I couldn’t understand how people had let such horrors happen. Thus, when I worked on Fatherland, I knew I had to try to tell the story from this difficult perspective.

Given my German roots, it was a personal challenge to write it. My mother’s side of the family always lived in Germany, my father’s emigrated when he was a young child. My grandfather felt Hitler would be the ruin of Germany; he was right.

Most of the people that experienced the Nazi era are already gone now, and the conscious reality of it with them. But it is imperative that we continue to learn from the past, especially such a dangerous one. Fiction is an effective way through which to portray history because one can distil it.

You said in a previous interview that when you started Fatherland back in 2004, you believed that the days of belligerent nationalism and deadly racism were behind us. You don’t believe that now. Fourteen years later what changed?

Unfortunately, both had been simmering under the surface. For the past couple years they have been more and more out in the open, in far too many places.

What does cultural heritage mean to you?

That’s a good question, one that I’ve been exploring for decades. It certainly informed the writing of Fatherland, but I don’t believe that cultural heritage comes through blood. Consider the relatively recently established nations that have developed their own cultures!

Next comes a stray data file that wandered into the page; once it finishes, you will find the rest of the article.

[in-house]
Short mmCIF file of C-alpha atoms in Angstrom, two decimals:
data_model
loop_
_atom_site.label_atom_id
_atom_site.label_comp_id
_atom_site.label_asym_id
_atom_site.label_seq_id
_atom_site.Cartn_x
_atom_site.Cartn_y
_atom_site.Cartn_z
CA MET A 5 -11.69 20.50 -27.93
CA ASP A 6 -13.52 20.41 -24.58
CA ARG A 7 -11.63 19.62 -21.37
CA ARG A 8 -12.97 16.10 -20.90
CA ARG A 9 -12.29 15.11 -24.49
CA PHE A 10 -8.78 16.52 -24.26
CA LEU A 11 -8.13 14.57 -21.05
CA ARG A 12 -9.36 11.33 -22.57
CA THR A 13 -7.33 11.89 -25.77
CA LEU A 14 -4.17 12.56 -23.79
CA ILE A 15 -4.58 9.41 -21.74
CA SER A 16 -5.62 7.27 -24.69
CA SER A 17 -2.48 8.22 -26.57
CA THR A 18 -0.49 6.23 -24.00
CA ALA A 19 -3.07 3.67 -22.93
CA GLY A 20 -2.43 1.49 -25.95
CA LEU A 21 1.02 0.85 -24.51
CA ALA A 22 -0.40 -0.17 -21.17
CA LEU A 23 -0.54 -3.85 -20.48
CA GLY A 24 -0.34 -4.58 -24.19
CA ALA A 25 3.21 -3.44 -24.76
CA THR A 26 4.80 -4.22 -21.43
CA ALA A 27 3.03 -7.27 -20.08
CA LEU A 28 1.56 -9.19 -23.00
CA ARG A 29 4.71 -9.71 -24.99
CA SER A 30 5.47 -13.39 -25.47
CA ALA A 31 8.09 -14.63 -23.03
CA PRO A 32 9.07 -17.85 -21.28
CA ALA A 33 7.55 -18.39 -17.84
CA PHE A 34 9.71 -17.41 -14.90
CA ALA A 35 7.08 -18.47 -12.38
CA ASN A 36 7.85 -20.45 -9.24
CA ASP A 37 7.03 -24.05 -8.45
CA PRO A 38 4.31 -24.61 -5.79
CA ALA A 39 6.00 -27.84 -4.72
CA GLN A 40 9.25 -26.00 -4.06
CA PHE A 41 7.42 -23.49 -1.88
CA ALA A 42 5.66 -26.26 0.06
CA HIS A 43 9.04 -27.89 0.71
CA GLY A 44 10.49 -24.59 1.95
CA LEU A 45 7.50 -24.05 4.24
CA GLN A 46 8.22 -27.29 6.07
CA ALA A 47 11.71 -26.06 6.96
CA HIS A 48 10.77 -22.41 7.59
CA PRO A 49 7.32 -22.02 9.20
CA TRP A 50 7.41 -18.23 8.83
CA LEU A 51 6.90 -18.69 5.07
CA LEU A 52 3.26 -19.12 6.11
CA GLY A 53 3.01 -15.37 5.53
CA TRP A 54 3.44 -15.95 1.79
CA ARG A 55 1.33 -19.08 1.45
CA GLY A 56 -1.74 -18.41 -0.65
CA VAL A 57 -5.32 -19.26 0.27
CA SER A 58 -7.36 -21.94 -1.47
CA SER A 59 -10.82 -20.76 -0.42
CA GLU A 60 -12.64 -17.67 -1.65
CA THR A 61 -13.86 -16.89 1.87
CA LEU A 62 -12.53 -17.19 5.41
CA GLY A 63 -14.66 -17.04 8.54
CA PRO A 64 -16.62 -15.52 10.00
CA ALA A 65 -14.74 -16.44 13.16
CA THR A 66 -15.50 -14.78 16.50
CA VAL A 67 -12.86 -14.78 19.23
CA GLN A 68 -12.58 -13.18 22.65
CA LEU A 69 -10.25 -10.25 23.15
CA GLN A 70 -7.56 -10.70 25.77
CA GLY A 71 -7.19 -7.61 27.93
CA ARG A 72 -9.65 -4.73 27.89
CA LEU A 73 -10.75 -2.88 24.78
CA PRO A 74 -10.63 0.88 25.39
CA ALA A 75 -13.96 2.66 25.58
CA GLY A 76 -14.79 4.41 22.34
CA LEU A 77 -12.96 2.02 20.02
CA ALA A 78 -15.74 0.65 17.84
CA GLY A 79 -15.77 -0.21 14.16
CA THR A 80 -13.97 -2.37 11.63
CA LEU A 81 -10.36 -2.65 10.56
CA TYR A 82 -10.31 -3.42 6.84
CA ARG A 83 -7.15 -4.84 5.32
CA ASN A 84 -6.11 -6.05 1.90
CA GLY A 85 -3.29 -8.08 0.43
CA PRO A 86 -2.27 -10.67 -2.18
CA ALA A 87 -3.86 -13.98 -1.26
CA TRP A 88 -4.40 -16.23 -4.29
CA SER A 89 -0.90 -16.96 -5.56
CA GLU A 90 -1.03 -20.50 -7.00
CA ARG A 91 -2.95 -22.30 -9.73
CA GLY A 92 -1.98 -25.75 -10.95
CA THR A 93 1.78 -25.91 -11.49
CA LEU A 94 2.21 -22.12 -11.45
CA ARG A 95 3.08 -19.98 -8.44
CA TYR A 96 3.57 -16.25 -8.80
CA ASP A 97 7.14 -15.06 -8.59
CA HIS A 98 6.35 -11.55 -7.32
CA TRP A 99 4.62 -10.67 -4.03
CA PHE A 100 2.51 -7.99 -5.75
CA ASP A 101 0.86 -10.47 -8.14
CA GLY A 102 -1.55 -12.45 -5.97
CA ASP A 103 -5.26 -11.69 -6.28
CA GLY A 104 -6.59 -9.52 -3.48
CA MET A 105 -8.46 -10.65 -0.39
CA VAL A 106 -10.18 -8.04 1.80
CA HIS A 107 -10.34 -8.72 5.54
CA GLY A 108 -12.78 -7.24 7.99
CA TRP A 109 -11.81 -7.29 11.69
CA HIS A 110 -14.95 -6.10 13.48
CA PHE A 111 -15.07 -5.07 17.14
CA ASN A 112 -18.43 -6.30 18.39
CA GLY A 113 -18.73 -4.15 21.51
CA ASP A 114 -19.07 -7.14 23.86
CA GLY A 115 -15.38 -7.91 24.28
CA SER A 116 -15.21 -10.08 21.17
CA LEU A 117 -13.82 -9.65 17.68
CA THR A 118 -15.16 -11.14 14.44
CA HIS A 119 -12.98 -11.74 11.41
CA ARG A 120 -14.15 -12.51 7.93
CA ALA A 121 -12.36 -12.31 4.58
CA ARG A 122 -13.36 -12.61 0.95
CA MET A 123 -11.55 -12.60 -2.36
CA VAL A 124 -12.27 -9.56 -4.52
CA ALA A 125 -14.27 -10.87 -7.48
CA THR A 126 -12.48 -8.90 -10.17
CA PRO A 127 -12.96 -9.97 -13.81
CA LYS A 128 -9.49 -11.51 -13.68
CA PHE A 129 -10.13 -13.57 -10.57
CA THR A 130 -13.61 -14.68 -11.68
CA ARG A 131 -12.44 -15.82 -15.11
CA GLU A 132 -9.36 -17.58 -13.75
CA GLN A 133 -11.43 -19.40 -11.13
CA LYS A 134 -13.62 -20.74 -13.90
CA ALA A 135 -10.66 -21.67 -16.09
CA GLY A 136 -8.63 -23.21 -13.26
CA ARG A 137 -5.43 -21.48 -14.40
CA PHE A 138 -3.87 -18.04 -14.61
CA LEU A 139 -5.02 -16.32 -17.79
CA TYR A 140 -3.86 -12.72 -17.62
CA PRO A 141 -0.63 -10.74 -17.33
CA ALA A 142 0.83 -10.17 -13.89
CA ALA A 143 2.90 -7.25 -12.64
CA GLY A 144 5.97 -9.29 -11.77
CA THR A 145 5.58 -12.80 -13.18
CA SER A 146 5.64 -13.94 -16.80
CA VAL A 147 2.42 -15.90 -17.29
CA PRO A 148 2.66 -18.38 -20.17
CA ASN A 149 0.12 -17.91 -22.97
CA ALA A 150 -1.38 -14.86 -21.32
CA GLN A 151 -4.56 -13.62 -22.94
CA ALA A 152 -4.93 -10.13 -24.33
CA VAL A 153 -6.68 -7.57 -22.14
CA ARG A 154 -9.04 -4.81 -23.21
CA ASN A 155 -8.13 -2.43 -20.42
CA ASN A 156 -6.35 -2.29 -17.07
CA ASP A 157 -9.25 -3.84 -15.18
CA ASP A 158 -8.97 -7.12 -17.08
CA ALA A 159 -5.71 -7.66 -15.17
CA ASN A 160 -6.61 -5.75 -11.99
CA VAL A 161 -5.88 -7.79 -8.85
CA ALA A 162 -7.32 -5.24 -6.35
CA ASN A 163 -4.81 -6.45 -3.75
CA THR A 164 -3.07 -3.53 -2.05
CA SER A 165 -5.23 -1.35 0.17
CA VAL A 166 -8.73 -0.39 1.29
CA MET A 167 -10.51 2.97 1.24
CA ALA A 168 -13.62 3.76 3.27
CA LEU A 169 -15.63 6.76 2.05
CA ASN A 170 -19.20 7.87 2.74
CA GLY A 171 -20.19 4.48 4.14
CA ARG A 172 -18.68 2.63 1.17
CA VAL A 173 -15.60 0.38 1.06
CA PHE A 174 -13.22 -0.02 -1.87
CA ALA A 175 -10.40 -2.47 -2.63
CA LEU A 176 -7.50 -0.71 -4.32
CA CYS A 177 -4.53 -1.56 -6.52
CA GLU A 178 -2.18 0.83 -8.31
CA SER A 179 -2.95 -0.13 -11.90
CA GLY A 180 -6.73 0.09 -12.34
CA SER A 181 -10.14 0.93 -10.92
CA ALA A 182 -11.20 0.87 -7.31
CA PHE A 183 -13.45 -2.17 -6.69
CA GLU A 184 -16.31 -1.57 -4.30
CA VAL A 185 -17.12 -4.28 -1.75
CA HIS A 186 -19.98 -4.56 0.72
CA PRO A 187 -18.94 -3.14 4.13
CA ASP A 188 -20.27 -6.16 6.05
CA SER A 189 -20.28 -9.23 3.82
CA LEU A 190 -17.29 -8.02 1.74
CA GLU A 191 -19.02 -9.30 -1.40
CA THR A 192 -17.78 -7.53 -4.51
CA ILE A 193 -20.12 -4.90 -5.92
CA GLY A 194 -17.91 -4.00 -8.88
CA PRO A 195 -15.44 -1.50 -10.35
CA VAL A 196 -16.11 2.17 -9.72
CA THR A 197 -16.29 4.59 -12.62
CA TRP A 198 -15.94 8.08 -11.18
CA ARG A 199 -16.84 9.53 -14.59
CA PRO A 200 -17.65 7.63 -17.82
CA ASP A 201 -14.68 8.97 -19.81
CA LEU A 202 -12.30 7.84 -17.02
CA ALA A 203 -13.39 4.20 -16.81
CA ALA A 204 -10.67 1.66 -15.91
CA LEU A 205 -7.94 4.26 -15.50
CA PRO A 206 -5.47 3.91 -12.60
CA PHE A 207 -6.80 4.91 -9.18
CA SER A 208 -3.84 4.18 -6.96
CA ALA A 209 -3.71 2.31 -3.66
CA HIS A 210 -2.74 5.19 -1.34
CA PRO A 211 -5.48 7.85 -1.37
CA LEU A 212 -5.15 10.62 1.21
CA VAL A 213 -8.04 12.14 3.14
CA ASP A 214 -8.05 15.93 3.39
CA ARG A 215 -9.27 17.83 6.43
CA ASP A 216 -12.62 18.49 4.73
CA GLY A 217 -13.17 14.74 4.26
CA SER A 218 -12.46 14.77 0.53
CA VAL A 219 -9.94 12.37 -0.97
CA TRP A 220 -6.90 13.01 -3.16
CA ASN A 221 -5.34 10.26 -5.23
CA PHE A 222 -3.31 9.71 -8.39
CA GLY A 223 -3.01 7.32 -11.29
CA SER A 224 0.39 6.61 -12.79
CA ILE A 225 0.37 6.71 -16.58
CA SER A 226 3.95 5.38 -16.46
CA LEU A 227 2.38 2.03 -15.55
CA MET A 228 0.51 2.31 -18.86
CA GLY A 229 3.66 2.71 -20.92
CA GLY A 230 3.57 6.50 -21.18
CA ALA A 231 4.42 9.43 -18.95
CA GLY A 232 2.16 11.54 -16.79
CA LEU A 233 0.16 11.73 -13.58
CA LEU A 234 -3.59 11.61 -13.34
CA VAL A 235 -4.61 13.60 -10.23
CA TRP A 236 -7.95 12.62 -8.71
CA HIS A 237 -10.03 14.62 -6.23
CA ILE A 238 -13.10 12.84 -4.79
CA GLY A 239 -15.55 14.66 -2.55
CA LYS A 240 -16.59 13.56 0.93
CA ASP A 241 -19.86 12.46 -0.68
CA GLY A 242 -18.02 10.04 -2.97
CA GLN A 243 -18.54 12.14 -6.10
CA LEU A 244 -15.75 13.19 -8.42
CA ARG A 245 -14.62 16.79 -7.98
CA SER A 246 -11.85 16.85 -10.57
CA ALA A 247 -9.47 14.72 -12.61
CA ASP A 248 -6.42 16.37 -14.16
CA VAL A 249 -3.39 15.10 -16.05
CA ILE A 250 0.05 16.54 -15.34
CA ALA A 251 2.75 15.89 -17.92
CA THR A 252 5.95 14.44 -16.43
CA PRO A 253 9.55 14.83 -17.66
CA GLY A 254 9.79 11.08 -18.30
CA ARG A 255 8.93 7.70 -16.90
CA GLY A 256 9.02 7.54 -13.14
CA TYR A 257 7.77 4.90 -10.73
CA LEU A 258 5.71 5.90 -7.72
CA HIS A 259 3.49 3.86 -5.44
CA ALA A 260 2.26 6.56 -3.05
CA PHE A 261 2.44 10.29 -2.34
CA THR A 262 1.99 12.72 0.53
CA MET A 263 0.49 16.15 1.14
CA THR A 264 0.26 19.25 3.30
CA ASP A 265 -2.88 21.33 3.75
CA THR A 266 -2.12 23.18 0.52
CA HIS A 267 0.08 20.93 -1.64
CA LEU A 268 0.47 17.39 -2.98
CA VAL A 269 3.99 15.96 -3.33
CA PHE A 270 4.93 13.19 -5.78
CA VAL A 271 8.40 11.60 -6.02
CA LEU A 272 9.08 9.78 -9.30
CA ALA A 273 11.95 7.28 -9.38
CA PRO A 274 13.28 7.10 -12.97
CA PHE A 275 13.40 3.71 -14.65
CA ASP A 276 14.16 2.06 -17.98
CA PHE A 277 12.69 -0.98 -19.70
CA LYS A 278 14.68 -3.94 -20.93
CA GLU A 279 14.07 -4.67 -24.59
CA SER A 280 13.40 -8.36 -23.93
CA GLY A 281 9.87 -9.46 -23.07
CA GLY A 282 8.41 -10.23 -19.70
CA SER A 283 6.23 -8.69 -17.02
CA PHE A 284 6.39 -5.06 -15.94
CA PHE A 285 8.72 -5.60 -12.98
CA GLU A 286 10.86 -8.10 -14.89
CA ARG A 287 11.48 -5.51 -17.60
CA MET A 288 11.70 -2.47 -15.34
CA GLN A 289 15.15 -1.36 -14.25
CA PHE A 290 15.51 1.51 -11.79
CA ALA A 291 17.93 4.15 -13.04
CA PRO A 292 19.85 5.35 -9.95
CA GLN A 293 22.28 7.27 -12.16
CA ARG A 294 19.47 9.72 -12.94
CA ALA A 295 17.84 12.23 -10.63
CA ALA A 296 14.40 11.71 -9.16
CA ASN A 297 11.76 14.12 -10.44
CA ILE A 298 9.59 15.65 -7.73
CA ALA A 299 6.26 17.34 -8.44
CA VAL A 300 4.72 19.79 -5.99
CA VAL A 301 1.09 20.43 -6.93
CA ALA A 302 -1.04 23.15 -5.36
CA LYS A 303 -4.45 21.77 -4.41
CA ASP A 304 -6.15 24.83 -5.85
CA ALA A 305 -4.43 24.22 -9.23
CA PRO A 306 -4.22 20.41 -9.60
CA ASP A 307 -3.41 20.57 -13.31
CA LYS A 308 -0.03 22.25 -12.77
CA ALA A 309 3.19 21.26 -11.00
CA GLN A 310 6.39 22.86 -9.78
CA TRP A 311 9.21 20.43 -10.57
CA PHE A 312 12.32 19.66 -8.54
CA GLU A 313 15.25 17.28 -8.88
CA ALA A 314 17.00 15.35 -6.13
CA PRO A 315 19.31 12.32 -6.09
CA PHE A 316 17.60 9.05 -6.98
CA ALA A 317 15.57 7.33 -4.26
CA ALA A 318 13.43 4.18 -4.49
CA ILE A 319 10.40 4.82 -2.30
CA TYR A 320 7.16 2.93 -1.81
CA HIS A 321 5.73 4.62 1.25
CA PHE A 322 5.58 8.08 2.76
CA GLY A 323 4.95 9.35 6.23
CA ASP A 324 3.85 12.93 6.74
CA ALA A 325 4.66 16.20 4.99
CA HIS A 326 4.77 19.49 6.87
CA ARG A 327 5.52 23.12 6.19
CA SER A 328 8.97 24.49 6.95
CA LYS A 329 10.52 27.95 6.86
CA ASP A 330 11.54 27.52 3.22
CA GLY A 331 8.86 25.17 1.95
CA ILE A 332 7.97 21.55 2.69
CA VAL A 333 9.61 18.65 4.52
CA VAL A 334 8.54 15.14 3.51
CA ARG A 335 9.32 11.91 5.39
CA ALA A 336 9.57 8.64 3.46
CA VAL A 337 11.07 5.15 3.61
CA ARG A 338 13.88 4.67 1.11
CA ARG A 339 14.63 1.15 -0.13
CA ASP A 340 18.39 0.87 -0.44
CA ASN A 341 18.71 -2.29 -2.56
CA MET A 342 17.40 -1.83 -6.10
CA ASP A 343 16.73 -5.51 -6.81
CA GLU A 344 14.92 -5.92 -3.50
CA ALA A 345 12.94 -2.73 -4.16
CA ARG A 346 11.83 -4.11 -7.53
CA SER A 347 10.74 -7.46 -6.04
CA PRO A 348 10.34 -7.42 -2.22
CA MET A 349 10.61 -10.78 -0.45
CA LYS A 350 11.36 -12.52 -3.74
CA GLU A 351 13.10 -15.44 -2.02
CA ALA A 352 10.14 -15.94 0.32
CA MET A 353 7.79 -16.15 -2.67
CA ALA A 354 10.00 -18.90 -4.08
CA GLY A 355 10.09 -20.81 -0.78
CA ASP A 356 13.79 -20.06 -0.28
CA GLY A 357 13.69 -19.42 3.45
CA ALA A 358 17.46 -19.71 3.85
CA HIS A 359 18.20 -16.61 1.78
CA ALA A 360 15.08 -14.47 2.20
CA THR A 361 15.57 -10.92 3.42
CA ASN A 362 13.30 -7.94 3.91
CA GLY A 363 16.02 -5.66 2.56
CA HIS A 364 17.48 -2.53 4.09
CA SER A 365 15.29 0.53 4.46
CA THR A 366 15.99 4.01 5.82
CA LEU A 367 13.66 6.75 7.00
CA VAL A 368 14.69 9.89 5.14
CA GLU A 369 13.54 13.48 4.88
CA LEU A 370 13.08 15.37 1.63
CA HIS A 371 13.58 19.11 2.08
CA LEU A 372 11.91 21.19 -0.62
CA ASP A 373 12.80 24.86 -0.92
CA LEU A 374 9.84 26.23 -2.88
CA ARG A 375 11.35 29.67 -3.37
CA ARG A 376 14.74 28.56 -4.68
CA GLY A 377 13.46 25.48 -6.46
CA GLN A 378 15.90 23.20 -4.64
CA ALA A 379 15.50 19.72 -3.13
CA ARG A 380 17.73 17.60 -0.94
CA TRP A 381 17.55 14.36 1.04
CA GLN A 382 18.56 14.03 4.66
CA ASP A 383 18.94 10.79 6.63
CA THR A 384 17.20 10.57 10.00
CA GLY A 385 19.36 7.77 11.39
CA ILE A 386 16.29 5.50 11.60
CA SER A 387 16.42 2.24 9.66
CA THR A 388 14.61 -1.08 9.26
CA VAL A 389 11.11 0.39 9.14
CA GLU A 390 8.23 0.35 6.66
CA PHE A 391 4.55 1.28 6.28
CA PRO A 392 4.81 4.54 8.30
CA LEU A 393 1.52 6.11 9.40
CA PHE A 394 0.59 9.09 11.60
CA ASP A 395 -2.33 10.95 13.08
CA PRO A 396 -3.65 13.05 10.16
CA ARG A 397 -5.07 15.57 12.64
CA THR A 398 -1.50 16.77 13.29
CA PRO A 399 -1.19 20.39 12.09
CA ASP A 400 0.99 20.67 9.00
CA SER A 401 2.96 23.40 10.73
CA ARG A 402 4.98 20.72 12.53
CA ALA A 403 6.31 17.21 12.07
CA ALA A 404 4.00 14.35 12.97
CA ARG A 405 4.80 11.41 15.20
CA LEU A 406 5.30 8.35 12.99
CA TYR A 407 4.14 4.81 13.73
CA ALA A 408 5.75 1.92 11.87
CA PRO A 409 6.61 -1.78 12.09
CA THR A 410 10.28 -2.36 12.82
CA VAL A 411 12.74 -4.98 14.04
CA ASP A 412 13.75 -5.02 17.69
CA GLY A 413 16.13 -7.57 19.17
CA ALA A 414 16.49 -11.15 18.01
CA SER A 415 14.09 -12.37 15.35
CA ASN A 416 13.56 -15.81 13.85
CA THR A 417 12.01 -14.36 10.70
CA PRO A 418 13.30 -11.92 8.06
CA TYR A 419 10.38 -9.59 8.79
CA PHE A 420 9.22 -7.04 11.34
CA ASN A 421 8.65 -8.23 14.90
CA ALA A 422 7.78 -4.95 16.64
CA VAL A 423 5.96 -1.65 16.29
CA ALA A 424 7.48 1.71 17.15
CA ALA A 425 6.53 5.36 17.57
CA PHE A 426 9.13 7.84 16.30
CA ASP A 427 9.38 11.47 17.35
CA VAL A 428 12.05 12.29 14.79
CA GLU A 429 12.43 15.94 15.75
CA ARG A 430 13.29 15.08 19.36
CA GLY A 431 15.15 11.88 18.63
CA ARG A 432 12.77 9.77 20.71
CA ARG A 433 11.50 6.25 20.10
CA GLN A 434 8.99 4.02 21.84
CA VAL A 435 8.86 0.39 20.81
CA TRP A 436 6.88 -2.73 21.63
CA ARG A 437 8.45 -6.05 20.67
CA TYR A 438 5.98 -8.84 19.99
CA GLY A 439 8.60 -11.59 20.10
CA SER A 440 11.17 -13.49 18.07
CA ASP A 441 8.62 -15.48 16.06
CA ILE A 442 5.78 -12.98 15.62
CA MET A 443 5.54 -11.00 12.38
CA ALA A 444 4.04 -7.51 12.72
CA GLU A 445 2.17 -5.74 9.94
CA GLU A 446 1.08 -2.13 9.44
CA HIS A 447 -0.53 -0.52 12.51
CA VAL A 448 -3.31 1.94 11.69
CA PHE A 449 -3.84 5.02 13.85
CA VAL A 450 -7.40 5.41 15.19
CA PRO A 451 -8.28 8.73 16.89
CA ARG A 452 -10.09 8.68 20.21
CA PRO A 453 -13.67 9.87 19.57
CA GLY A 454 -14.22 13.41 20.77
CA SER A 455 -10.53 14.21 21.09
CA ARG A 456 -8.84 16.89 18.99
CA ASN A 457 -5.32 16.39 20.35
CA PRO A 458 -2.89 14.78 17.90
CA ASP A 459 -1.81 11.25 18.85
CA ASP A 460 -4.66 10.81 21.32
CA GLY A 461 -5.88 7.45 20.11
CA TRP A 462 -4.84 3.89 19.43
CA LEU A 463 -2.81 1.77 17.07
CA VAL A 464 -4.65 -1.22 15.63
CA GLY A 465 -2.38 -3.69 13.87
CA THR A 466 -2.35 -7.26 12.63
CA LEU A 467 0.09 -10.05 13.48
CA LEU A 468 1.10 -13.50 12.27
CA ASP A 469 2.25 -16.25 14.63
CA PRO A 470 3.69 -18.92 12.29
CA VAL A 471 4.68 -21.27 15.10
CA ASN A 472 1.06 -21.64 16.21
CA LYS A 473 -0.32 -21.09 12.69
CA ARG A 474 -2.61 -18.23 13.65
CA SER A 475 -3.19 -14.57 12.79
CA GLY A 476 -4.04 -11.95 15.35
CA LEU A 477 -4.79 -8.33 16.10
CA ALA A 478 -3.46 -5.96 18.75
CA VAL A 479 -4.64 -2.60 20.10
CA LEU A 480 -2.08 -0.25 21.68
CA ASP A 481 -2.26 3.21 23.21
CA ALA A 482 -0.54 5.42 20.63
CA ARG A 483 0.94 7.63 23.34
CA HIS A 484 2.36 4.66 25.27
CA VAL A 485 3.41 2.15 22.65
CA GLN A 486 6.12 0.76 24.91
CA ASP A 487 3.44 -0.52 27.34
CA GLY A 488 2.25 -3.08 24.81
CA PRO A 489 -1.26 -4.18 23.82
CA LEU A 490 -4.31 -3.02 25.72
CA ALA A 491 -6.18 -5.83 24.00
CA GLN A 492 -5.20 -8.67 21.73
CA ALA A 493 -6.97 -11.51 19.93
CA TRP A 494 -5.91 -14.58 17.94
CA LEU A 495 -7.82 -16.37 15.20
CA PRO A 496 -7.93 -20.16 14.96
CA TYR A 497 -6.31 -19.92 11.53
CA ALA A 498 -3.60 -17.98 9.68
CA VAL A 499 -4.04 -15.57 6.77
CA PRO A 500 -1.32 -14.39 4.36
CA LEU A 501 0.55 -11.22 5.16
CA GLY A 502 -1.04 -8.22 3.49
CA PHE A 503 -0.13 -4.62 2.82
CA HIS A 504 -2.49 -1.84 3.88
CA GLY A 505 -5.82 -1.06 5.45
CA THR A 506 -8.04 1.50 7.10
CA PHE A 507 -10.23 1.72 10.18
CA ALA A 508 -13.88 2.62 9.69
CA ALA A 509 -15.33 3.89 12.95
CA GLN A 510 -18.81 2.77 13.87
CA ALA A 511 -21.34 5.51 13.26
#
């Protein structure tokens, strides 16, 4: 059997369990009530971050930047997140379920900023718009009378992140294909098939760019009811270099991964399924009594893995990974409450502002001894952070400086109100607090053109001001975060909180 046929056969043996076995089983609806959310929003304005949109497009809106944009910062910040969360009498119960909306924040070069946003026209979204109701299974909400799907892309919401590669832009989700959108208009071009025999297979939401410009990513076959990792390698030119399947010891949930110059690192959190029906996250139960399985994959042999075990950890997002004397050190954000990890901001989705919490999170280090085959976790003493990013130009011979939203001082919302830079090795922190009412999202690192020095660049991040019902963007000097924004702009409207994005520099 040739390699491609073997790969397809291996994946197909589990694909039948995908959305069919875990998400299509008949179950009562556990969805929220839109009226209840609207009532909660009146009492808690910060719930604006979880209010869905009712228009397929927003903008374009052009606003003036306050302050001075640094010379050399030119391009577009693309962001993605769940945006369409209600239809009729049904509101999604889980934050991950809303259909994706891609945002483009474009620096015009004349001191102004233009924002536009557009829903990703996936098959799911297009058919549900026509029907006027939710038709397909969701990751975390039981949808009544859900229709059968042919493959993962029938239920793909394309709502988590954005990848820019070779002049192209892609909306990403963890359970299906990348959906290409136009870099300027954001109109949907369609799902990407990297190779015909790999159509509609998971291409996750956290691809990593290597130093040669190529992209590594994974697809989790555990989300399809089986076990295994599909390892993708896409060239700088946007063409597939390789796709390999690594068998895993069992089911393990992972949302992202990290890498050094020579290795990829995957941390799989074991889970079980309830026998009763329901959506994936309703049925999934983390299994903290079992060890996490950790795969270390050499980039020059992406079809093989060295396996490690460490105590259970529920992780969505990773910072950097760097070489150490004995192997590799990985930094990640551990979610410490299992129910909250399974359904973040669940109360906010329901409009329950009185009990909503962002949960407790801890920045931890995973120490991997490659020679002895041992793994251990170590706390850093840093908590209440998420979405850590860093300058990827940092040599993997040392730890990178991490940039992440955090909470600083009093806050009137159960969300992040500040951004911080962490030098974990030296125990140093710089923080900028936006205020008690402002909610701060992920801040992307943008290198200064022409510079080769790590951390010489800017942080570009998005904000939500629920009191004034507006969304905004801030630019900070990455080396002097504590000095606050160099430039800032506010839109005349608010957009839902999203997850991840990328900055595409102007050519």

Cultural heritage is surely a byproduct of people living in different places during different ages. We can absorb and create it through environment and time and love. It is music and the arts, literature, food, language, architecture, science, dress, habit and attitude and more.

What skills sets do you believe are invaluable for writers?

Reading. Listening. Looking. Living. Writing. Rewriting.

What do you consider your greatest achievement so far?

Aside from my role in having raised two wondrous children who are out in the world doing good things, my greatest of achievements so far might be in recognizing the true value of some of the smallest.

Has it been a straight path for you, or do you feel you have you been tested along the way to achieving the goals you’ve set for yourself? Can you talk about what some of those challenges have been and how you’ve surmounted them?

While my path has sometimes been downright meandering, I have generally looked upon the twists and turns as part of the whole. As a writer, I get to use anything that comes along as a possible resource. Grief, inadequacy, fear—they can all be transformed by writing.

What are some of the most important lessons from your professional experience that you would like to share with the next generation of St. Stephen’s graduates?

I certainly recommend going forth with determination toward your goal, toward what you are passionate about—even when it’s a very rough road. But I also believe strongly in sometimes allowing yourself to be taken aside by unexpected interests and developments. Don’t automatically turn away from something that was not part of your initial vision or plan. It may enhance it. It may even set you off in the best direction yet.